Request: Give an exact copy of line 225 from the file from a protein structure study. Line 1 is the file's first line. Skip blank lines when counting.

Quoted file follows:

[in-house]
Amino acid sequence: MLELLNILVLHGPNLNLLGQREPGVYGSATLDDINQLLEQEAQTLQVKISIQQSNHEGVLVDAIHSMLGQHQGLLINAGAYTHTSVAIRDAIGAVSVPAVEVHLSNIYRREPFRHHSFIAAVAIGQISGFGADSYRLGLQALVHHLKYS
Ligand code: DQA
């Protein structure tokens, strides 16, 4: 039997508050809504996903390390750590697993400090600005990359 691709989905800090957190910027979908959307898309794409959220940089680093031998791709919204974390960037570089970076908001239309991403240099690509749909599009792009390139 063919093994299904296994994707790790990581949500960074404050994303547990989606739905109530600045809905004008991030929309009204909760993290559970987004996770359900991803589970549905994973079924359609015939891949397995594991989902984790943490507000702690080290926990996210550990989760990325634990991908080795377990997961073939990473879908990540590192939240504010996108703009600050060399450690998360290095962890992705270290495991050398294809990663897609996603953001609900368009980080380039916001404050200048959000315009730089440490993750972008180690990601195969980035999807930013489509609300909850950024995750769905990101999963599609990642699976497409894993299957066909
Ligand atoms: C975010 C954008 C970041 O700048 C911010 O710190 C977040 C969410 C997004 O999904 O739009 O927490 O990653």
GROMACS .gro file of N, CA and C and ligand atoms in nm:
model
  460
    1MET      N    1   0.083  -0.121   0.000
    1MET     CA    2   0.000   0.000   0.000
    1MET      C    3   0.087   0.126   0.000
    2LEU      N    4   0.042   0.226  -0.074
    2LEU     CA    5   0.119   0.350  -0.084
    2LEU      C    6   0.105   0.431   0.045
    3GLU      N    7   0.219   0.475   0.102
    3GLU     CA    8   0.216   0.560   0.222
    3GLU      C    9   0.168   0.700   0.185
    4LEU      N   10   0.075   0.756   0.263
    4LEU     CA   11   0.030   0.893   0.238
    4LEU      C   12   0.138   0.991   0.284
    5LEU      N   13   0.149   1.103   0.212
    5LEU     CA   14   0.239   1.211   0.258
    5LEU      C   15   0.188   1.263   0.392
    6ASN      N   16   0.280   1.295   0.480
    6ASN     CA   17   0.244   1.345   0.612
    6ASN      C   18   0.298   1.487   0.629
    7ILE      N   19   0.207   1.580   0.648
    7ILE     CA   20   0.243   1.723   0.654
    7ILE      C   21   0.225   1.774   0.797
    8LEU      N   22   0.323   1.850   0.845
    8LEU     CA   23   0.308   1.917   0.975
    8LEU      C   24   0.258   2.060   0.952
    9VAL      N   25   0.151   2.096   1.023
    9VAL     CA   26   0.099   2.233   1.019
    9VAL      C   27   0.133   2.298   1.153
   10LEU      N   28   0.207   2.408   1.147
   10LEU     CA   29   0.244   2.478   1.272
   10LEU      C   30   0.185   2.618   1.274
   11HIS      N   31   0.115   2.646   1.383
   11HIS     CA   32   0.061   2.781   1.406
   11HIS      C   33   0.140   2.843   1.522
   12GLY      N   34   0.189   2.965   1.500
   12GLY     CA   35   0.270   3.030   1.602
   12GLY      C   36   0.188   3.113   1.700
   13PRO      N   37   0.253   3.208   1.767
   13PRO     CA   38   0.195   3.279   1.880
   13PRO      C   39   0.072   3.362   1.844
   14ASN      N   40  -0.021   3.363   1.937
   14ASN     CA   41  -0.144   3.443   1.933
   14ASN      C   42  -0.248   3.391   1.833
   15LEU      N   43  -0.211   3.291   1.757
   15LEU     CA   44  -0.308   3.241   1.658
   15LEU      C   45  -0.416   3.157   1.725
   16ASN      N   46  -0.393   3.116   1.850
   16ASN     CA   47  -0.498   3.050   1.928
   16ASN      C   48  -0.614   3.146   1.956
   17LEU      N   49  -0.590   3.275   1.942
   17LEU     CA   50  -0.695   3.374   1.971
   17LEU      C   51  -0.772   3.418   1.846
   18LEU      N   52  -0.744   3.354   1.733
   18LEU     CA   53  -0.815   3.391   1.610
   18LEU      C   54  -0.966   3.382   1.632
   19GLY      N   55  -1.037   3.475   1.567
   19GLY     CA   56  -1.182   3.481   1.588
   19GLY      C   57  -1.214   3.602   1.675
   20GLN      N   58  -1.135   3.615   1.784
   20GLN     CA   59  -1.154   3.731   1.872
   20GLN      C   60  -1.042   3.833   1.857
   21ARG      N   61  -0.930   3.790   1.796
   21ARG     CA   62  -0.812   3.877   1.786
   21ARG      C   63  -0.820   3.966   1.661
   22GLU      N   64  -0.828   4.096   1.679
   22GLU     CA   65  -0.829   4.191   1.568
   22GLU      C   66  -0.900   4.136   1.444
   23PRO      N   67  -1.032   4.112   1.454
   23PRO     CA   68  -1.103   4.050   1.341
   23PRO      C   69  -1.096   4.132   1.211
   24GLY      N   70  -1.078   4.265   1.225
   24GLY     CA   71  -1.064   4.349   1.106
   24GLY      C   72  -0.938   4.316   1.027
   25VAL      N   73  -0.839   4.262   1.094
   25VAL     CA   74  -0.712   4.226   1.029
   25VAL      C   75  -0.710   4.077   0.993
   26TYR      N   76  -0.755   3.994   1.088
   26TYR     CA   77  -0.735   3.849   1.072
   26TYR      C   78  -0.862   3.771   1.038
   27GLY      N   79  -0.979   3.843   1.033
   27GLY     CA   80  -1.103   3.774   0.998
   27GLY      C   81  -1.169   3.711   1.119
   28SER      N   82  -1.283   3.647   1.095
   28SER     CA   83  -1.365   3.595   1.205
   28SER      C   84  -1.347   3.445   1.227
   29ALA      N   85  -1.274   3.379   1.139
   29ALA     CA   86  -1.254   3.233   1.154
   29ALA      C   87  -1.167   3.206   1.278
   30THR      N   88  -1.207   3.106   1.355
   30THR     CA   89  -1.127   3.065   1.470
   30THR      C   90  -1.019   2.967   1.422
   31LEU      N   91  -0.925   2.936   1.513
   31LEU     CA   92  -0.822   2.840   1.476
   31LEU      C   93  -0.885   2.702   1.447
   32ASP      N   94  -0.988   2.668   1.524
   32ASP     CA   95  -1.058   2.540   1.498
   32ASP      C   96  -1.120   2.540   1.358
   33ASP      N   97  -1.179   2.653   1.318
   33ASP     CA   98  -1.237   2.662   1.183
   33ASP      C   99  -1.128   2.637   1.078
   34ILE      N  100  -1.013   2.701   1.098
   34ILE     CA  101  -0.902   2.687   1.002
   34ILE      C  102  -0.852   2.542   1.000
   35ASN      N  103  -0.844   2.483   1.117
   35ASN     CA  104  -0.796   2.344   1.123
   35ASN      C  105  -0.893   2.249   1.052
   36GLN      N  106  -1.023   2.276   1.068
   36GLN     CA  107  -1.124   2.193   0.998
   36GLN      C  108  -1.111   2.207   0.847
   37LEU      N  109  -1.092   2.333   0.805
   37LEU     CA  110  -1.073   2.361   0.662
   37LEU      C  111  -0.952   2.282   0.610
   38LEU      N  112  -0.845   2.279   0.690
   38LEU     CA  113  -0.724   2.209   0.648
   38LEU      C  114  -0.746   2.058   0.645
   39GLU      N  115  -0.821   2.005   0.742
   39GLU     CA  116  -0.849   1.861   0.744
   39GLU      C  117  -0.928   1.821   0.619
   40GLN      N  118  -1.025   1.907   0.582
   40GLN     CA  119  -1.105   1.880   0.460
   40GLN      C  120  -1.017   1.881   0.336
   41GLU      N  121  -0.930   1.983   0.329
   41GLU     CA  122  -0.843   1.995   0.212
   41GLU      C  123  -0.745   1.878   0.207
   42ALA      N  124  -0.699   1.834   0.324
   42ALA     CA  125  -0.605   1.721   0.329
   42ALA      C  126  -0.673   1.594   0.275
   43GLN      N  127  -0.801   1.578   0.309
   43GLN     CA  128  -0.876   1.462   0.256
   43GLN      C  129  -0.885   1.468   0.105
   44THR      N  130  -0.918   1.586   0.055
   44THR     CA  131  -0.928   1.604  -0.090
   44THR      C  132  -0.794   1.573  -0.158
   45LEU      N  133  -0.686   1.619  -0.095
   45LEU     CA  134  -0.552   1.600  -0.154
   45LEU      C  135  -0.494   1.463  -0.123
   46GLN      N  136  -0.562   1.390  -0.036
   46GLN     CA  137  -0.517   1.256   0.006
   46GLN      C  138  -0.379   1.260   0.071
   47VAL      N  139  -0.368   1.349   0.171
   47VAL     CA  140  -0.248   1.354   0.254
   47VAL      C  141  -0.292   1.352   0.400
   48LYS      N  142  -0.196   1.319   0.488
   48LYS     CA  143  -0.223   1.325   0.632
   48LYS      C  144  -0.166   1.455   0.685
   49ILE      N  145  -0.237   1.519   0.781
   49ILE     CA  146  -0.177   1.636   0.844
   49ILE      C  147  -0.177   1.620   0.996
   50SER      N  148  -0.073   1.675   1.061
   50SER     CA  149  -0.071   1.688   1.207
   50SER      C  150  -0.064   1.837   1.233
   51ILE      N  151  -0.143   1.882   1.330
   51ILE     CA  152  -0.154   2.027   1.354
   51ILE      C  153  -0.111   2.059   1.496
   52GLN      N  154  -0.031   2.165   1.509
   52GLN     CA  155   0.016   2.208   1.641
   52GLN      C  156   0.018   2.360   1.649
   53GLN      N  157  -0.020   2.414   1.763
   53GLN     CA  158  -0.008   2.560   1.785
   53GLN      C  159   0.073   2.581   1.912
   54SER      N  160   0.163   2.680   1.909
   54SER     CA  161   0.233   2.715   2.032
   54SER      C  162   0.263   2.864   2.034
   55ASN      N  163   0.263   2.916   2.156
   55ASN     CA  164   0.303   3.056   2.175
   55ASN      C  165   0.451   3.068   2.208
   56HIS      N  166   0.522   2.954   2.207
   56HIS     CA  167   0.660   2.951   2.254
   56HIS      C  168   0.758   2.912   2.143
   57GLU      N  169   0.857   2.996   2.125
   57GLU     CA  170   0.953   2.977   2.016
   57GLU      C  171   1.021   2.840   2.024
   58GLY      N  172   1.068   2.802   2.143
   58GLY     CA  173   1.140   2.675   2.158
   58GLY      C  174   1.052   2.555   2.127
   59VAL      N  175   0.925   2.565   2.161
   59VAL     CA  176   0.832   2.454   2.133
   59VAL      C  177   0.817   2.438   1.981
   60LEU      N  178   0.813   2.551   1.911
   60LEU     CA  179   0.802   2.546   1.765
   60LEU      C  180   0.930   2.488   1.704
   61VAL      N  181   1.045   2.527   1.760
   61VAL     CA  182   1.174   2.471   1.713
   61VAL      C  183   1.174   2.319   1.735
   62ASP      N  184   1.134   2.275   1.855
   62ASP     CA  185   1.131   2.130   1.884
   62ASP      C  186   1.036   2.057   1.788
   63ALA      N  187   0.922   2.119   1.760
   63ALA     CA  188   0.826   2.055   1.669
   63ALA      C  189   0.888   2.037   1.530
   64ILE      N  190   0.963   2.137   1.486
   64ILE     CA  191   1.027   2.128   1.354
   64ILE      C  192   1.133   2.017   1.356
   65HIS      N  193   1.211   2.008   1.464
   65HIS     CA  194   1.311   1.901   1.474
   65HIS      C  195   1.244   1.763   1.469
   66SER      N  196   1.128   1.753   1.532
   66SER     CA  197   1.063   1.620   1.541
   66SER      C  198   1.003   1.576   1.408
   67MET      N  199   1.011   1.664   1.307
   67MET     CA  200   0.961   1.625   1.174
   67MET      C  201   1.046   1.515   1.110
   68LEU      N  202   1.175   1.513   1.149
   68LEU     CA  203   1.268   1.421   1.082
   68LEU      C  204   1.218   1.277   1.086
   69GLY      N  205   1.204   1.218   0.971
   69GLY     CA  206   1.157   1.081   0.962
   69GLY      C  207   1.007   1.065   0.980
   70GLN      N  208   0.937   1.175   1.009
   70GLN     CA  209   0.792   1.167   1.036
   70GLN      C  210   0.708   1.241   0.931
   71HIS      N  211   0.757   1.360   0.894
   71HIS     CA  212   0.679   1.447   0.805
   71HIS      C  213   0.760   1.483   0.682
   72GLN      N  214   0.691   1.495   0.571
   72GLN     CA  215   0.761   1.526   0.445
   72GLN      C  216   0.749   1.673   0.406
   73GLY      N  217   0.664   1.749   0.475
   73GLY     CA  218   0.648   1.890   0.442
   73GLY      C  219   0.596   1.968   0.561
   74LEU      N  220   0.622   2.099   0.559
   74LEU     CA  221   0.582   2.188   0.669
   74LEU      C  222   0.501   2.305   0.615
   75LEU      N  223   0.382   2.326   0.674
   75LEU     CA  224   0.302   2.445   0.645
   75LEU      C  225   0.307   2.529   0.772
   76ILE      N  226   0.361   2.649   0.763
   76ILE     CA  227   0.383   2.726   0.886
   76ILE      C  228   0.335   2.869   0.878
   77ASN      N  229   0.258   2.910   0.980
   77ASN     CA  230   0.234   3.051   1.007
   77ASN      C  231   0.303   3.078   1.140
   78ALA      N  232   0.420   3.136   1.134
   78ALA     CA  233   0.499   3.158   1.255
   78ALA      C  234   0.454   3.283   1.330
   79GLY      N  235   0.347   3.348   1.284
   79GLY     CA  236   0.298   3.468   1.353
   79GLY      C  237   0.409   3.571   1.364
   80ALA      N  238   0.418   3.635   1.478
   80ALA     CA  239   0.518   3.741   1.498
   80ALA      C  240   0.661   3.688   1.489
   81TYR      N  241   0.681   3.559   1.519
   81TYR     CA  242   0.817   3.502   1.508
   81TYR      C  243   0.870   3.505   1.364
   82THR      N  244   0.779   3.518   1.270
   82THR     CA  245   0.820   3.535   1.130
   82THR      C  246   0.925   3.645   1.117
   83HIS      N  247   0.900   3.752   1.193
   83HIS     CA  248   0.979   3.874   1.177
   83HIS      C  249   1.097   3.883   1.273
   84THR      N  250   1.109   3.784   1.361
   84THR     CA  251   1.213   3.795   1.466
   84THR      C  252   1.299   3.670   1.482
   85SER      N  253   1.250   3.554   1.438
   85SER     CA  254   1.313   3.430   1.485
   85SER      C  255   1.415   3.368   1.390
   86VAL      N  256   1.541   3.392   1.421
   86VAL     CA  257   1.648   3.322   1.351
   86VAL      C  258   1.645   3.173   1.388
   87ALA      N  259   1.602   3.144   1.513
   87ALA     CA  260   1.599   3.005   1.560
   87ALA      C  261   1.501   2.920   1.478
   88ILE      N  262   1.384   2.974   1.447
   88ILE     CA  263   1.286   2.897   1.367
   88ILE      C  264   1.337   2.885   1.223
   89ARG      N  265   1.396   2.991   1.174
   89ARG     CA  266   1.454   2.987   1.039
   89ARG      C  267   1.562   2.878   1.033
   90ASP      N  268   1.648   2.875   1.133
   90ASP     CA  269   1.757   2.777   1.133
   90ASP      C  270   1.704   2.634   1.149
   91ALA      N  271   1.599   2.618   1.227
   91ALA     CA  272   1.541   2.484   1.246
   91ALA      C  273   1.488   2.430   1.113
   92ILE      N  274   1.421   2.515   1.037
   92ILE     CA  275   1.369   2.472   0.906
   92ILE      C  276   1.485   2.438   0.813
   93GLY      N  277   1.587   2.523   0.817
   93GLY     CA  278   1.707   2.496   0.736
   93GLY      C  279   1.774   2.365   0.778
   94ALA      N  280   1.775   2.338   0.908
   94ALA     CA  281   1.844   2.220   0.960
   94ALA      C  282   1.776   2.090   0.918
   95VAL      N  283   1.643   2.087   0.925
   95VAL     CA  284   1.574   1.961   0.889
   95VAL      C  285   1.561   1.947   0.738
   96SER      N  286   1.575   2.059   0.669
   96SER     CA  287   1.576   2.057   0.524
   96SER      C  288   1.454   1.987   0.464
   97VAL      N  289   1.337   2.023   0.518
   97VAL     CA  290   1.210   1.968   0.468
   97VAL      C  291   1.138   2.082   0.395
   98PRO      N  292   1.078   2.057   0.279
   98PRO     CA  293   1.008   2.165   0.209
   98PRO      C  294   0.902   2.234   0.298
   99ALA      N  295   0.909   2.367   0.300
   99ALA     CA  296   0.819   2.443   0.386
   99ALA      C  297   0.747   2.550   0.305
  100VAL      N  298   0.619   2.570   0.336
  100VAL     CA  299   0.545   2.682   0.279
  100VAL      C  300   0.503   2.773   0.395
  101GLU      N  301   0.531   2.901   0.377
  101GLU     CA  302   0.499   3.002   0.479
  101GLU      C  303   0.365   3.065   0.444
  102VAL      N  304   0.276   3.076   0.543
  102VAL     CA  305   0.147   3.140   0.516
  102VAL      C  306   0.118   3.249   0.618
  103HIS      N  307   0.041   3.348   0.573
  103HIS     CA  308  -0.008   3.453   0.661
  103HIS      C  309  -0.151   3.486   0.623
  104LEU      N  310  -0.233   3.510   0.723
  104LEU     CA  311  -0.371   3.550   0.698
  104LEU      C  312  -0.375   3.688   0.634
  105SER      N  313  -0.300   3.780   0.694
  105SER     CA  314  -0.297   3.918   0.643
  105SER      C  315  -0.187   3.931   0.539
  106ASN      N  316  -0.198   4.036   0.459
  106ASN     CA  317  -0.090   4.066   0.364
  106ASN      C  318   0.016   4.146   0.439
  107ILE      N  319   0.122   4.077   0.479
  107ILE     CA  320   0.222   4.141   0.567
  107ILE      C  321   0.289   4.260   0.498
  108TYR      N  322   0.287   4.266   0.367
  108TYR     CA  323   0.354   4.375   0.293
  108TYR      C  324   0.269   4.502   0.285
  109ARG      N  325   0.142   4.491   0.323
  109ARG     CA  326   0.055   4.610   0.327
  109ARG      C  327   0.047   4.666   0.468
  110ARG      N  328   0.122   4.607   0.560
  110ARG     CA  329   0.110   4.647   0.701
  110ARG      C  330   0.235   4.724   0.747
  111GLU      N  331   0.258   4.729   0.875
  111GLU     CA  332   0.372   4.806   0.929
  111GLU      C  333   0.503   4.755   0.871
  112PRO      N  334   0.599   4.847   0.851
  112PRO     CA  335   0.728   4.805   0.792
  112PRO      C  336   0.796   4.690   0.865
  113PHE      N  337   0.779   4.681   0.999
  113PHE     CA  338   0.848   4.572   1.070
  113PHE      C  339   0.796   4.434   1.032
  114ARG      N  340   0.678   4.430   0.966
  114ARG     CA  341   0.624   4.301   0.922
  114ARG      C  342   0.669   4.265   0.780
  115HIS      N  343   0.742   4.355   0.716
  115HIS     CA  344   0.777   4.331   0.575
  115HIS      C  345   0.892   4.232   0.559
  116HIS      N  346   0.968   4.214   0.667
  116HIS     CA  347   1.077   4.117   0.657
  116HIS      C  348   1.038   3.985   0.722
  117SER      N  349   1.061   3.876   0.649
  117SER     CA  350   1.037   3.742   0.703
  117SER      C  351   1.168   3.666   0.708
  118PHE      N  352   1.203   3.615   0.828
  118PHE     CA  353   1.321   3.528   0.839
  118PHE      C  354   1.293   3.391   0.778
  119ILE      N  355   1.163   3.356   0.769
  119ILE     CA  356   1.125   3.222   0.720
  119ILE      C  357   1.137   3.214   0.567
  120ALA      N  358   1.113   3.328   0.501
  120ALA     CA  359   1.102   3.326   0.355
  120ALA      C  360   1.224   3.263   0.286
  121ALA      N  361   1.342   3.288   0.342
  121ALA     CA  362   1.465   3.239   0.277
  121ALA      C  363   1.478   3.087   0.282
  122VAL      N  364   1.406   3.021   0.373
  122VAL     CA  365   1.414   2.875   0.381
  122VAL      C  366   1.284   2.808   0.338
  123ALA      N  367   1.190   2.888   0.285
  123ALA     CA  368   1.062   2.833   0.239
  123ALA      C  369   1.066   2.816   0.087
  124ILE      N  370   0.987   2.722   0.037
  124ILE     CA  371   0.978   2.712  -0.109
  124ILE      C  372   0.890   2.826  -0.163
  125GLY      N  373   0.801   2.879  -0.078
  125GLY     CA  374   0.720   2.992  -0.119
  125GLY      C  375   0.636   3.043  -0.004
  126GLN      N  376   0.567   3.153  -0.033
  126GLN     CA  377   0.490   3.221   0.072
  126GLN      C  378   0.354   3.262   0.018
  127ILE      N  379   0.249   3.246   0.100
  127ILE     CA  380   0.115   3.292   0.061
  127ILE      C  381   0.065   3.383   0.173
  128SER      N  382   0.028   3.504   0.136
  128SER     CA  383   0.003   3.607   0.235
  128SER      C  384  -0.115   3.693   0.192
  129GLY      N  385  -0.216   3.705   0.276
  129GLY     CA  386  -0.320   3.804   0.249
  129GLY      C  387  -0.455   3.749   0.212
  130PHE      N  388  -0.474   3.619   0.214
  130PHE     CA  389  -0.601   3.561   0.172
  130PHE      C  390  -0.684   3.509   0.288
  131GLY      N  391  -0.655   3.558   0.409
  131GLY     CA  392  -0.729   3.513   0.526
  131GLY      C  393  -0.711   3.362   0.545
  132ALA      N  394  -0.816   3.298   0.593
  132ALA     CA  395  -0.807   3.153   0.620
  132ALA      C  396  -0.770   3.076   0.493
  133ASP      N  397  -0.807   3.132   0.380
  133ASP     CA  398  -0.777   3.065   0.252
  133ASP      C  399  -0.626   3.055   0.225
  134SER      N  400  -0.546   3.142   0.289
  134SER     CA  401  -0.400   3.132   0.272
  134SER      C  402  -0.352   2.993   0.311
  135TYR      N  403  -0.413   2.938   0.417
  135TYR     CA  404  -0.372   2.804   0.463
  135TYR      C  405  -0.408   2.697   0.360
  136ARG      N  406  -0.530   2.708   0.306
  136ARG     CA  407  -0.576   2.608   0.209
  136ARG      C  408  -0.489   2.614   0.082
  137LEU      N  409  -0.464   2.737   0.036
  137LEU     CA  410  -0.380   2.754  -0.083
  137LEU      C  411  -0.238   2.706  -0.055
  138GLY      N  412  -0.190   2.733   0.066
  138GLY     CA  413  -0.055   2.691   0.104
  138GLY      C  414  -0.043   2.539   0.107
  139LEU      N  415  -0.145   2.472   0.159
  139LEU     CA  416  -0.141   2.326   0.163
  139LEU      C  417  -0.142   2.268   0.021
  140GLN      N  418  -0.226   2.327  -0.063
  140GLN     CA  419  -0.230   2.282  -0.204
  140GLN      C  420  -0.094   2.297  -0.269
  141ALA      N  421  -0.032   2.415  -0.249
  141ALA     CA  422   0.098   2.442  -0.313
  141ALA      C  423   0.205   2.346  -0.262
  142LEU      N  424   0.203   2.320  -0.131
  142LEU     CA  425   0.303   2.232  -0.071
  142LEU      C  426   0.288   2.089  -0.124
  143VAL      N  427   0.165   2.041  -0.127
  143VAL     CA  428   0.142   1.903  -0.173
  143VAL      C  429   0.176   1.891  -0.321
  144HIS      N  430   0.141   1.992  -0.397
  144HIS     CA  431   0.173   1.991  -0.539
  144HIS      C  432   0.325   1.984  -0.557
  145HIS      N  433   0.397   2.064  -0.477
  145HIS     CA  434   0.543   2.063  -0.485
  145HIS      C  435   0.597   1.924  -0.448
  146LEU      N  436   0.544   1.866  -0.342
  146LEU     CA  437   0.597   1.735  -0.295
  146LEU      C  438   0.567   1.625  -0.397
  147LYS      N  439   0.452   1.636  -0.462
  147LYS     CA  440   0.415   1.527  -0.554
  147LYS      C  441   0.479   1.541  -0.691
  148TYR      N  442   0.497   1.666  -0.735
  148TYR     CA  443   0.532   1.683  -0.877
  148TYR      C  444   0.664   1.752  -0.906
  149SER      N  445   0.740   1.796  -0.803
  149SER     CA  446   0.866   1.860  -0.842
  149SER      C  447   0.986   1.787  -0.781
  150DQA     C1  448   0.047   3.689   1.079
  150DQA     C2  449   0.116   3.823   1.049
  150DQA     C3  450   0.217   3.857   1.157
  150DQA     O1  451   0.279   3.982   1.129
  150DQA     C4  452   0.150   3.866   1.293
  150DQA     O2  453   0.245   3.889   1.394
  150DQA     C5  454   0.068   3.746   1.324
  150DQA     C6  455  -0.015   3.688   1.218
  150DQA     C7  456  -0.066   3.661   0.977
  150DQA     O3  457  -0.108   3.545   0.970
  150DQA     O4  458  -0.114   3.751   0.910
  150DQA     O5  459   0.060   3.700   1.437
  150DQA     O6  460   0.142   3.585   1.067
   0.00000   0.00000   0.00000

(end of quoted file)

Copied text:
   73GLY      N  217   0.664   1.749   0.475